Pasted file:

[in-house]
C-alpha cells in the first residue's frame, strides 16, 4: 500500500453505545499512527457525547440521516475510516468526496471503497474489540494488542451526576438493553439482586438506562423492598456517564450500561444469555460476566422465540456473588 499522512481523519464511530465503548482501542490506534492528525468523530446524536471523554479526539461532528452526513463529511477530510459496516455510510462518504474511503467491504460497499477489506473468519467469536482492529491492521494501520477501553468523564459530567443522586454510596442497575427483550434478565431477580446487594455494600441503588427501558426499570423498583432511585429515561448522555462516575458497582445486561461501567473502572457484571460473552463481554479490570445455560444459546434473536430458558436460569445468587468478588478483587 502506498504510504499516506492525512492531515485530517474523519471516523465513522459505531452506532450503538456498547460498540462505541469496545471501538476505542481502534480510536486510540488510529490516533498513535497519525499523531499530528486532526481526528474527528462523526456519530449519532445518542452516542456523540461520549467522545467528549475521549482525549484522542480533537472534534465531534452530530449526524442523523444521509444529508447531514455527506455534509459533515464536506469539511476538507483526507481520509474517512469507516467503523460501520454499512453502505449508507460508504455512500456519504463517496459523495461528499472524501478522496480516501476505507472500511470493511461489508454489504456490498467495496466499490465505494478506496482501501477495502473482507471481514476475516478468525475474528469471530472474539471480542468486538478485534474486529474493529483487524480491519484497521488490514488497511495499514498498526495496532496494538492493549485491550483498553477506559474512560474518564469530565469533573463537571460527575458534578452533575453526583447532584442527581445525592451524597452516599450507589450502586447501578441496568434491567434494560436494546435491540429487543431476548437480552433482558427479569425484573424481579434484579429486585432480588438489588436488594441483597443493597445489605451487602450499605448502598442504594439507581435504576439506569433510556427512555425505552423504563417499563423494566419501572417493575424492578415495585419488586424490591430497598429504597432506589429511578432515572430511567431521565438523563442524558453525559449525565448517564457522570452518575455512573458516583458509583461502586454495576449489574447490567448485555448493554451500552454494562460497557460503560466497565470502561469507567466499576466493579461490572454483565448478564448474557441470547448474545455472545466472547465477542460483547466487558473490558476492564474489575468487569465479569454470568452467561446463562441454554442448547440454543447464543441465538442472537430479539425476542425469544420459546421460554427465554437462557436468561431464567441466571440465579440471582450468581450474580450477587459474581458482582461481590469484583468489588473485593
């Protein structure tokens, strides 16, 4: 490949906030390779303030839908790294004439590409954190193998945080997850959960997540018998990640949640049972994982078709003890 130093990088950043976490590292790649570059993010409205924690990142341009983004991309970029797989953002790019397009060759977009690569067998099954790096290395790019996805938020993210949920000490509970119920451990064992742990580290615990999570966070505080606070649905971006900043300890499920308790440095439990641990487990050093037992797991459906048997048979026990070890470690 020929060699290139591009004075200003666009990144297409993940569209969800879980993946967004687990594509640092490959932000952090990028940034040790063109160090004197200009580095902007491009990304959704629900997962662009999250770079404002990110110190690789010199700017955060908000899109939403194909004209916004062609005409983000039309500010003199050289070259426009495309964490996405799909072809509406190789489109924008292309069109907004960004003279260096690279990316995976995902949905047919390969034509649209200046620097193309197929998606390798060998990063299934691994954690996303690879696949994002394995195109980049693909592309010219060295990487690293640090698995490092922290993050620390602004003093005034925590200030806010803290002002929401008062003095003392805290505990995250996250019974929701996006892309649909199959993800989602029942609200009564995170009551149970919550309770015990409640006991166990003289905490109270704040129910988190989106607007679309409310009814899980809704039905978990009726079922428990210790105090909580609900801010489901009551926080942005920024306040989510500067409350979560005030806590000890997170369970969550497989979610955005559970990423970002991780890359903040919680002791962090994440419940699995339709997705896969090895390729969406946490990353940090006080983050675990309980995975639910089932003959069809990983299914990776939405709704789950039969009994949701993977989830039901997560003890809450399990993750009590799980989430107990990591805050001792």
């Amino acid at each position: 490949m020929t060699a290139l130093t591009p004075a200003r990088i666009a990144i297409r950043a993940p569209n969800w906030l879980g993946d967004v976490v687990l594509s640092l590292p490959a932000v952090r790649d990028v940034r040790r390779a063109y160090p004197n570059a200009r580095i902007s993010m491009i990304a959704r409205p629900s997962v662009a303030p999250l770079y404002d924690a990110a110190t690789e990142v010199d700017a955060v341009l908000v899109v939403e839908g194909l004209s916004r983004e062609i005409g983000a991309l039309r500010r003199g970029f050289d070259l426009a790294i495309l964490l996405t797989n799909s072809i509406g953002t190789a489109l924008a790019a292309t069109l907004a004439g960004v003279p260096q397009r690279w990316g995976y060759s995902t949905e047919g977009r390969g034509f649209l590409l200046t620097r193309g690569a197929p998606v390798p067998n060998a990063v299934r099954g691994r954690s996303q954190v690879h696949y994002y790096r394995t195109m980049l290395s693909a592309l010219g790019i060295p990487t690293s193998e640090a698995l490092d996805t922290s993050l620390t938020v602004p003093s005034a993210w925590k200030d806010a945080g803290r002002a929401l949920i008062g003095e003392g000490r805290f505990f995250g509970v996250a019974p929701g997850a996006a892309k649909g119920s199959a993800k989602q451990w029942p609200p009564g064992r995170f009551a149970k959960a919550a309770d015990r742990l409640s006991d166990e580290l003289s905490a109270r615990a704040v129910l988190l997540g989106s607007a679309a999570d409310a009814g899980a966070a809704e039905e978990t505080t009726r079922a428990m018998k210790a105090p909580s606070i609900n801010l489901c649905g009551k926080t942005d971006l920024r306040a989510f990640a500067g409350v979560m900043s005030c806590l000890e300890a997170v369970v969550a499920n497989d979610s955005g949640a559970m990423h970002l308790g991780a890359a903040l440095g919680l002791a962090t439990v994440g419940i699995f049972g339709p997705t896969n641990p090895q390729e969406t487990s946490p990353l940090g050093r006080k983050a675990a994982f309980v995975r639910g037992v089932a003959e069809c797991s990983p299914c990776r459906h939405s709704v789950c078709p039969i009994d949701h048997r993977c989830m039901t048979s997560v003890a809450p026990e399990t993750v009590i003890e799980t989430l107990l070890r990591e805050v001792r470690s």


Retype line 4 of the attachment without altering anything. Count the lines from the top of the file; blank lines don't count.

């Amino acid at each position: 490949m020929t060699a290139l130093t591009p004075a200003r990088i666009a990144i297409r950043a993940p569209n969800w906030l879980g993946d967004v976490v687990l594509s640092l590292p490959a932000v952090r790649d990028v940034r040790r390779a063109y160090p004197n570059a200009r580095i902007s993010m491009i990304a959704r409205p629900s997962v662009a303030p999250l770079y404002d924690a990110a110190t690789e990142v010199d700017a955060v341009l908000v899109v939403e839908g194909l004209s916004r983004e062609i005409g983000a991309l039309r500010r003199g970029f050289d070259l426009a790294i495309l964490l996405t797989n799909s072809i509406g953002t190789a489109l924008a790019a292309t069109l907004a004439g960004v003279p260096q397009r690279w990316g995976y060759s995902t949905e047919g977009r390969g034509f649209l590409l200046t620097r193309g690569a197929p998606v390798p067998n060998a990063v299934r099954g691994r954690s996303q954190v690879h696949y994002y790096r394995t195109m980049l290395s693909a592309l010219g790019i060295p990487t690293s193998e640090a698995l490092d996805t922290s993050l620390t938020v602004p003093s005034a993210w925590k200030d806010a945080g803290r002002a929401l949920i008062g003095e003392g000490r805290f505990f995250g509970v996250a019974p929701g997850a996006a892309k649909g119920s199959a993800k989602q451990w029942p609200p009564g064992r995170f009551a149970k959960a919550a309770d015990r742990l409640s006991d166990e580290l003289s905490a109270r615990a704040v129910l988190l997540g989106s607007a679309a999570d409310a009814g899980a966070a809704e039905e978990t505080t009726r079922a428990m018998k210790a105090p909580s606070i609900n801010l489901c649905g009551k926080t942005d971006l920024r306040a989510f990640a500067g409350v979560m900043s005030c806590l000890e300890a997170v369970v969550a499920n497989d979610s955005g949640a559970m990423h970002l308790g991780a890359a903040l440095g919680l002791a962090t439990v994440g419940i699995f049972g339709p997705t896969n641990p090895q390729e969406t487990s946490p990353l940090g050093r006080k983050a675990a994982f309980v995975r639910g037992v089932a003959e069809c797991s990983p299914c990776r459906h939405s709704v789950c078709p039969i009994d949701h048997r993977c989830m039901t048979s997560v003890a809450p026990e399990t993750v009590i003890e799980t989430l107990l070890r990591e805050v001792r470690s």